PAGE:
Sustainable Procurement: Putting words into action
Formerly a niche topic, sustainably produced goods today appeal to broad customer groups. More and more consumers are making their decisions how to spend their money based on environmental and social responsibility considerations. The number of investors who include these aspects in their investment strategy has also increased significantly. This is reason enough to orientate your own procurement towards sustainability goals.
What is Sustainable Procurement?
Sustainability was defined by the UN World Commission on Environment and Development as “meet[ing] the needs of the present without compromising the ability of future generations to meet their own needs”. Well known is also the term “Triple Bottom Line” coined by John Elkington in 1994 which introduces three core elements:
1. People / Society
2. Planet / Environment
3. Profit / Economy
These three key areas are also mirrored in the 17 Sustainable Development Goals (SDGs) defined by the UN – for example “No Poverty” (social), “Decent Work and Economic Growth” (economic) and “Life Below Water” (environmental).
Specifically for Procurement, the Sustainable Procurement Task Force defined Sustainable Procurement in its paper Procuring the Future as “a process whereby organisations meet their needs for goods, services, works and utilities in a way that achieves value for money on a whole life basis in terms of generating benefits not only to the organisation, but also to society and the economy, whilst minimising damage to the environment.”
Why is sustainable Procurement so important?
Sustainable Procurement is more than a trend, it is fundamental to address in order to be able to achieve success in the supply chain in the 2020s.
In the development of procurement from a cost leader to a driver of sustainability, major steps are imminent – both within the company and, above all, in cooperation with suppliers and supply chain logistics.
Sustainability goals of global companies – Examples:
There have been prominent examples with the likes of Microsoft and the investment fund BlackRock announcing the Sustainability goals they have set themselves to tackle environmental issues.
In 5 steps to Sustainable Procurement
There are exciting steps ahead in the evolution of Procurement from cost leadership to also driving Sustainability – both within the organisation and most importantly in collaboration with its suppliers and supply chain logistics.
There are 5 first steps for organisations to take on this journey:
1. Supply chain transparency
Create transparency of your organization’s Sustainability across your complete Supply Chain (Tier 2, Tier 3, … Tier N suppliers)
In order to become truly sustainable, not only must a company implement sustainable practices in what they do themselves they also need to ensure that suppliers (and their suppliers, etc.) are adhering to the same standards too. As most companies’ supply chains are built of complex systems, it is imperative (and ultimately inevitable) to map their own supply chain in the first place and identify the drivers and/or inhibitors to Sustainability.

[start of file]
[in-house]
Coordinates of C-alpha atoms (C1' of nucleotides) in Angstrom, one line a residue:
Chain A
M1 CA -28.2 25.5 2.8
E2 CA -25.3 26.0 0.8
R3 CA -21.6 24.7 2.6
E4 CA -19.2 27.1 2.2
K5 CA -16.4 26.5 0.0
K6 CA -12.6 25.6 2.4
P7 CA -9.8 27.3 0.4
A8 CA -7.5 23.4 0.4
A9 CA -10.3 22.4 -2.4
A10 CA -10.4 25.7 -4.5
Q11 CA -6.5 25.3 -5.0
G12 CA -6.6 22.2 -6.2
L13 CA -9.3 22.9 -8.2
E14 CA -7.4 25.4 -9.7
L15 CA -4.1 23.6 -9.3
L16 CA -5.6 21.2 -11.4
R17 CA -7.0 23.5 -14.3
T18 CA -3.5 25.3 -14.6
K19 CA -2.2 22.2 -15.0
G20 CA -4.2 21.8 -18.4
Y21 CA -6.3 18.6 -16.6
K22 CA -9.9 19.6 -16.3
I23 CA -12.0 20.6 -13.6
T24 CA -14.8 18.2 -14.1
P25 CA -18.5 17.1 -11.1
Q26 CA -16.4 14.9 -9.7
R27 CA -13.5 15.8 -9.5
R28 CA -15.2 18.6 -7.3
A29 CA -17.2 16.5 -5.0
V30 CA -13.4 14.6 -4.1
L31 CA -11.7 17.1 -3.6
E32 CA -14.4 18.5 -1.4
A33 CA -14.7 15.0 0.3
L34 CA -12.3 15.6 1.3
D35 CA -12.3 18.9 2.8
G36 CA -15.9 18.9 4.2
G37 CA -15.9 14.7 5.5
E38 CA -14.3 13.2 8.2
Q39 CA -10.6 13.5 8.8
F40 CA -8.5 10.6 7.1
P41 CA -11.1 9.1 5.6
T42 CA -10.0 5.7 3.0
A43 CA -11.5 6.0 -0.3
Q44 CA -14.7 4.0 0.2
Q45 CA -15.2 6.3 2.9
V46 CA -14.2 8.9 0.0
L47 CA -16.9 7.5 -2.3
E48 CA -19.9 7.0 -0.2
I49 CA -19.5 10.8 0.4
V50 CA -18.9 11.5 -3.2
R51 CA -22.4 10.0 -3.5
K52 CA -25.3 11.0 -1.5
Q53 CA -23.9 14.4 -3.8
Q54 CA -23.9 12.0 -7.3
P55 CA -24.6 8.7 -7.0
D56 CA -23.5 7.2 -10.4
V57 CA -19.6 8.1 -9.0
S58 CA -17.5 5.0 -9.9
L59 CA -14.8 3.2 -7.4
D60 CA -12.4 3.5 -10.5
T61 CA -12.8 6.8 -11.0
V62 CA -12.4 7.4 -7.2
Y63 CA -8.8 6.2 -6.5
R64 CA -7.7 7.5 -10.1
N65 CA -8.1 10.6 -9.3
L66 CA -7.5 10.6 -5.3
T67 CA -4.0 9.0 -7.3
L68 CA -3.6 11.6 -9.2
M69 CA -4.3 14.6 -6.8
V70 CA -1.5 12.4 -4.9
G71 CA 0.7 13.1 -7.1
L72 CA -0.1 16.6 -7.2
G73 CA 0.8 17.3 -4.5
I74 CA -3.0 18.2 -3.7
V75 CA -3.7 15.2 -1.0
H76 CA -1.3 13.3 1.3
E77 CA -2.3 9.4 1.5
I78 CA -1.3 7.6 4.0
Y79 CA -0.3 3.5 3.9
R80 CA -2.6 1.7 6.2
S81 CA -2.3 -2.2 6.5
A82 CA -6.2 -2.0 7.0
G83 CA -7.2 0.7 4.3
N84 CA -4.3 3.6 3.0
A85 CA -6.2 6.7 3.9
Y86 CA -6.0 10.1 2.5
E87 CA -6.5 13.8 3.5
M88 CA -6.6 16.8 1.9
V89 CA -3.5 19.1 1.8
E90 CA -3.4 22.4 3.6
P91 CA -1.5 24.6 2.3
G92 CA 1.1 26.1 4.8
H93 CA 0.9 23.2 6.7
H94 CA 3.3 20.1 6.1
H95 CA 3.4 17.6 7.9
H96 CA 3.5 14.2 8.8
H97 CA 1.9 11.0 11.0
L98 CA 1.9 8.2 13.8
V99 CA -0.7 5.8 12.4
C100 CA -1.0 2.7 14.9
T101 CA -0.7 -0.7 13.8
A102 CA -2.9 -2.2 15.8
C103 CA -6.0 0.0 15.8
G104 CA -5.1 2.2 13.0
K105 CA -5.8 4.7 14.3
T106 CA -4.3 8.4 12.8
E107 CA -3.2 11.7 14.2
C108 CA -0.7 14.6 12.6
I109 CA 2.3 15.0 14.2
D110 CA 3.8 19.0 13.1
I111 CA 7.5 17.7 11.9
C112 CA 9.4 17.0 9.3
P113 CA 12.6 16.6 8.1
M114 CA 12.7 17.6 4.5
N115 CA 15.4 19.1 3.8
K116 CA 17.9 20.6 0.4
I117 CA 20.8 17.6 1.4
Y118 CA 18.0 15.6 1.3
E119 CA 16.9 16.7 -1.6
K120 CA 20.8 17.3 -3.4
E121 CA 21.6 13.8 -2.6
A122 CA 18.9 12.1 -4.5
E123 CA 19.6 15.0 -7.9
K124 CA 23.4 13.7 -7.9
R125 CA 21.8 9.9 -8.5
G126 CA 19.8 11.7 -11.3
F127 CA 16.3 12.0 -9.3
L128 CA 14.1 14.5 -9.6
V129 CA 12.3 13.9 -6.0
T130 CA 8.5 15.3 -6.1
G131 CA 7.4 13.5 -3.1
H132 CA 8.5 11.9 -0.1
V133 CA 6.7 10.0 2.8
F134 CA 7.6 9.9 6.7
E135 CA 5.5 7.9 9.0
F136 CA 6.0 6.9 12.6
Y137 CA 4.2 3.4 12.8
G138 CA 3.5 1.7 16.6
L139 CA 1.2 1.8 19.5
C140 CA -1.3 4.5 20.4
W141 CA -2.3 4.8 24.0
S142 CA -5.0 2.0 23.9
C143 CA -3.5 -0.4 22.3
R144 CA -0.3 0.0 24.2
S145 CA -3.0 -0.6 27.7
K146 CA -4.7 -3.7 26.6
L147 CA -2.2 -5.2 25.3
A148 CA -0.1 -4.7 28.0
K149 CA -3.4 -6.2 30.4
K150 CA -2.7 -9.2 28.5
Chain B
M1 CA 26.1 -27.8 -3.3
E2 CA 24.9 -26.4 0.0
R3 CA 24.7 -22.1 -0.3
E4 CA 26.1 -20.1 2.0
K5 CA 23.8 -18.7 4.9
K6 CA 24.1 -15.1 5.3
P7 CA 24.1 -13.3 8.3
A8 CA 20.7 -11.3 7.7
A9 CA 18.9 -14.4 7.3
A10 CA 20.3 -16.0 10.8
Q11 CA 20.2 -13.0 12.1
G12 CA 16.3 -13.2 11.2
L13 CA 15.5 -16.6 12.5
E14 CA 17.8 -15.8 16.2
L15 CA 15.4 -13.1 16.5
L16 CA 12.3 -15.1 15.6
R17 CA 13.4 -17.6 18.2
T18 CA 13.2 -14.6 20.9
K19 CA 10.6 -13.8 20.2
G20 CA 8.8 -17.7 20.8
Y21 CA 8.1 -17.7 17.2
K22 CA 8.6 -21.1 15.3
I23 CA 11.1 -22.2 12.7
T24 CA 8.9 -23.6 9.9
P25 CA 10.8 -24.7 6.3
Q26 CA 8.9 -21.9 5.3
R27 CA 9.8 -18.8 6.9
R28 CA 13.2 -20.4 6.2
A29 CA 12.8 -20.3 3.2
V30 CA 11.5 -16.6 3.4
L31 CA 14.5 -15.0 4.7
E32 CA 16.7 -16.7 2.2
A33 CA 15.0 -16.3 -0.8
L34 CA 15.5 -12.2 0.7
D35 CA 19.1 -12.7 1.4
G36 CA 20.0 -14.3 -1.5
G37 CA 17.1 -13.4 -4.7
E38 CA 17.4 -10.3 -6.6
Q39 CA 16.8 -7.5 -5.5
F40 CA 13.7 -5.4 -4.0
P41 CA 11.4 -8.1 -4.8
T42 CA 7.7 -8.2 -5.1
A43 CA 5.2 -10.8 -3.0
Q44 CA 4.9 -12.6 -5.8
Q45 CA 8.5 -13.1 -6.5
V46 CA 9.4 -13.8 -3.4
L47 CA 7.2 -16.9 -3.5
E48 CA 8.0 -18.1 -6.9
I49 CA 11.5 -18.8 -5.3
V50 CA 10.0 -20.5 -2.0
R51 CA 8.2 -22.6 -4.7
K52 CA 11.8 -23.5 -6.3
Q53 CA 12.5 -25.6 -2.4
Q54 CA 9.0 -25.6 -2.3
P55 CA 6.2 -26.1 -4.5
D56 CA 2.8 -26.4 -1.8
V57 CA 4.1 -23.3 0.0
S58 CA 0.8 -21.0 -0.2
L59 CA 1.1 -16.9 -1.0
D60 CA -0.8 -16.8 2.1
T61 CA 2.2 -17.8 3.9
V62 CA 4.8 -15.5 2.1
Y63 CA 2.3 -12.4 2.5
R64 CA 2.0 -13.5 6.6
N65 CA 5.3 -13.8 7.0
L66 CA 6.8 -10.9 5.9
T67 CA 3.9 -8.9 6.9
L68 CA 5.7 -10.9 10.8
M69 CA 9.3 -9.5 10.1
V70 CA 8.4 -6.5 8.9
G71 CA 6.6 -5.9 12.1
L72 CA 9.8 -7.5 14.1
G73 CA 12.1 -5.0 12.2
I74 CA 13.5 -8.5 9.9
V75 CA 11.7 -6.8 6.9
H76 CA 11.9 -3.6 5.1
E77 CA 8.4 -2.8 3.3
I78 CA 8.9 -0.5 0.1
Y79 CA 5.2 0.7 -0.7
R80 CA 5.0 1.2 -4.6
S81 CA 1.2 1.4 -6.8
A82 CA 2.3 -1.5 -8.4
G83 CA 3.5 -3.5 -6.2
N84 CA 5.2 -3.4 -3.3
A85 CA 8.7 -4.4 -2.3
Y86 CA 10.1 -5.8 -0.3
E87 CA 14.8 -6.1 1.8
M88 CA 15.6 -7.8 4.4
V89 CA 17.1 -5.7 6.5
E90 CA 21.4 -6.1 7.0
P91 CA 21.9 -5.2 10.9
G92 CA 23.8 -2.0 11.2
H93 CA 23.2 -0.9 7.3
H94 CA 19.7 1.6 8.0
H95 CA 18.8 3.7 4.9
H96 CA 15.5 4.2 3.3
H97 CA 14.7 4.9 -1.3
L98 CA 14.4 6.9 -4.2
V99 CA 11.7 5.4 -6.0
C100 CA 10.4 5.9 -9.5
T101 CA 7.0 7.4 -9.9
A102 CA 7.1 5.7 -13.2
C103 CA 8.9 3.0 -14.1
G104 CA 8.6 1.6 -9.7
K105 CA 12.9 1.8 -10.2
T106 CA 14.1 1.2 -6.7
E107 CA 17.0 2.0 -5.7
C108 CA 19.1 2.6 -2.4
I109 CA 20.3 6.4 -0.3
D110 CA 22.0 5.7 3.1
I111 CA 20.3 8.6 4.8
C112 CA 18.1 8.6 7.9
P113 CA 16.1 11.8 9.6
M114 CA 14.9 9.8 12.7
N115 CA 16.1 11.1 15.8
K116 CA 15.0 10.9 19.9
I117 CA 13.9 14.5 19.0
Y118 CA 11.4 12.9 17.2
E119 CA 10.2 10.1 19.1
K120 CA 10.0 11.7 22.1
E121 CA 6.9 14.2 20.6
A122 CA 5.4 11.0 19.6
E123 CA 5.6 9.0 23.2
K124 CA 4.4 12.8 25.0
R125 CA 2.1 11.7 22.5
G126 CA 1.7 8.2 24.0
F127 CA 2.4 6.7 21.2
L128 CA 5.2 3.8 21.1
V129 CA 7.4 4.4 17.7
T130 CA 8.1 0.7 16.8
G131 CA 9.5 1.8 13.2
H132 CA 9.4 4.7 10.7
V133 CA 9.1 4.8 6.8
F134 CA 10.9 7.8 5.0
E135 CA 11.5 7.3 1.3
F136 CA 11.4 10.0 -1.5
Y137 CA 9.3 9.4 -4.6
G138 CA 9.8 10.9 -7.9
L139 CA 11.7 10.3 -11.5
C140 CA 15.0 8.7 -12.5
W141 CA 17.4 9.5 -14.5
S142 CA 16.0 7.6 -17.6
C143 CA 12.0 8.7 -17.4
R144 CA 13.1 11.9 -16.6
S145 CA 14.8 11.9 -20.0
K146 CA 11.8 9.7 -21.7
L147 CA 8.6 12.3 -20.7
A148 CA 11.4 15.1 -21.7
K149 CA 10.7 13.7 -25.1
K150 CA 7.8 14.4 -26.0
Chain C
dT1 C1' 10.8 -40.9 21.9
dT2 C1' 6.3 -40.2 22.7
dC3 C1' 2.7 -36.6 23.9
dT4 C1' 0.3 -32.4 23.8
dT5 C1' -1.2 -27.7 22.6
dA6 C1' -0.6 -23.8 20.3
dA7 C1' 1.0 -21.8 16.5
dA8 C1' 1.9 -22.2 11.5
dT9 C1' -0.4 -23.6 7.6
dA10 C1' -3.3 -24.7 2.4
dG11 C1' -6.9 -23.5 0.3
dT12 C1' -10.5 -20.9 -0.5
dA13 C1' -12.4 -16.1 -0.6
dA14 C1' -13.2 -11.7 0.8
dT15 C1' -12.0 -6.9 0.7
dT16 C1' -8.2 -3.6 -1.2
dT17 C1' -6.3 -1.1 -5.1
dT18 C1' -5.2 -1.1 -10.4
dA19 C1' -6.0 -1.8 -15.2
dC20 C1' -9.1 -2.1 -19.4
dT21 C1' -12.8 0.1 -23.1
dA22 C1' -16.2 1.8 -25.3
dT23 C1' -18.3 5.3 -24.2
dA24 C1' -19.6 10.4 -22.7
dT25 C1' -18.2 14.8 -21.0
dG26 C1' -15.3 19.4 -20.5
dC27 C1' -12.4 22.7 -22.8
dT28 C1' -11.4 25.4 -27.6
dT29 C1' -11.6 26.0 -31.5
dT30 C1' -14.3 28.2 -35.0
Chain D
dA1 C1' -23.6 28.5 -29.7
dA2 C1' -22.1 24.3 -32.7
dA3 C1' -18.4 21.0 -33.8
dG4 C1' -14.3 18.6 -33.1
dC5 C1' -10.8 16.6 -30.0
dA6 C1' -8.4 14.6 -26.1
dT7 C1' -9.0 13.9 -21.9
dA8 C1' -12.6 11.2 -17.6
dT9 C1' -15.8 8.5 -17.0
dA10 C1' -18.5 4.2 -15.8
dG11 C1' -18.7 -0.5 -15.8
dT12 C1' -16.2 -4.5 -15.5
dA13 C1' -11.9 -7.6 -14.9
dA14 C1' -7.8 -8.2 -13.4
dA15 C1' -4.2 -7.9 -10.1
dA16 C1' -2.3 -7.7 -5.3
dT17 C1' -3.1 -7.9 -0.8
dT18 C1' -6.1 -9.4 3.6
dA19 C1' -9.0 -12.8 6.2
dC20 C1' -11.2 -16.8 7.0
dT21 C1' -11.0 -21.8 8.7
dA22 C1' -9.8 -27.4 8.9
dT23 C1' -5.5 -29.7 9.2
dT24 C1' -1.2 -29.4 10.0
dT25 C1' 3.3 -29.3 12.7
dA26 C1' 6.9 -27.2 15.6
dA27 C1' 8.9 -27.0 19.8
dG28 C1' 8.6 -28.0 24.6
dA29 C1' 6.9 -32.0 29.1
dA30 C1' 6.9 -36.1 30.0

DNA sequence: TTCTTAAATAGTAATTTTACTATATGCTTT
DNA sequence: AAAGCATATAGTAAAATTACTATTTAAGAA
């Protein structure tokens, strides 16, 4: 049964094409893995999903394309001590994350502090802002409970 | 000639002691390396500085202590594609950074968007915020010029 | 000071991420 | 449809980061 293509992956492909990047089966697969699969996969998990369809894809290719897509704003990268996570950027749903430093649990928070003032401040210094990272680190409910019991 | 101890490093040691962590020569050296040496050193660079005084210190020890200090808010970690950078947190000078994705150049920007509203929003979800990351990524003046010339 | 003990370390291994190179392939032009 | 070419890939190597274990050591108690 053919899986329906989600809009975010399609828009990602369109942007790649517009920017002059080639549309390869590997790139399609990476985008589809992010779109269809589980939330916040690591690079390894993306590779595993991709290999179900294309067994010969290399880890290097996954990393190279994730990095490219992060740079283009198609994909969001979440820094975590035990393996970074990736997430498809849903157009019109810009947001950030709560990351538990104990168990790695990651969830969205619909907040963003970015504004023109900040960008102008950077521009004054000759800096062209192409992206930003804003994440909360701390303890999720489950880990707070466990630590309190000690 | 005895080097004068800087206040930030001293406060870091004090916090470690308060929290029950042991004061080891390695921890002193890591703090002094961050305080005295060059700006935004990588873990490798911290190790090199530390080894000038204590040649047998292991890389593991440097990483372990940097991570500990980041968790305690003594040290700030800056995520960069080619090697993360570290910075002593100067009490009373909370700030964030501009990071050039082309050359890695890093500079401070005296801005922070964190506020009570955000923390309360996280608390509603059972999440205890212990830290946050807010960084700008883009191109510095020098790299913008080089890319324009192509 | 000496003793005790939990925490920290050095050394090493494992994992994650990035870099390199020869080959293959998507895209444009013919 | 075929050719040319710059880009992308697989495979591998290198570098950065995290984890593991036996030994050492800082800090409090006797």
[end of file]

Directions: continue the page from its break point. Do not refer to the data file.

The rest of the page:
2. Sustainability Purpose
Define a Sustainability purpose and identify appropriate actions
Each company is different within the industry it is operating in and has its own vision and mission. The same applies to Sustainability. Prior to implementing Sustainable Procurement, a suitable strategy and action plan on Environment, Society and Economy addressing the company’s core purpose, values and impact areas must be developed and agreed on. Based on this, actions can be defined and communicated within and outside of the organisation, guiding all involved onto the same path to Sustainability.
Initial findings from INVERTO’s CPO survey on procurement purpose and impact highlight an increase in the importance of sustainability.
3. Sustainable Procurement initiatives
Implement Sustainability initiatives along the supply chain that go beyond compliance
When it comes to implementation, compliance is merely more than a first step. Most companies will get “stuck” in the compliance trap at this point and it is important to take a leap out of this based on the Sustainability strategy and create meaningful initiatives. These initiatives as any project will include timelines, milestones, stakeholders and specified targets.
4. Ecosystems, Innovation & Collaboration
Engage with third-party organizations to further innovate and develop new solutions
Collaborating with external parties such as research agencies, universities and NGOs but also in industry forums can give the Sustainability a further boost. Companies may not always be able to find solutions on their own and the exchange with third-party will provide fertile ground for new ideas.
5. Sustainability Reporting
Measure and report your success, i.e. with the help of the Global Reporting Initiative (GRI) standards
Finally, it will be critical to quantify the results of each initiative in order to determine the success or any shortcomings. In many cases, the tracking will pose another challenge due to the high complexity that is embedded in the supply chain. The GRI has setup a framework for the reporting with further work needed in order to ensure appropriate and standardised reporting.
On a personal note, there are also a number of changes each of us can make as a consumer – both in our own lives and to further advance Sustainability in the economy. We have repeatedly seen the impact of consumer’s choices to push companies to be more sustainable – for example the trends in the food sector moving to local and organic – and this will prove even more relevant in the future.
Contact us to discuss how you can implement sustainable procurement in your company. We are convinced that sustainability should be more than just a point on the CEO agenda!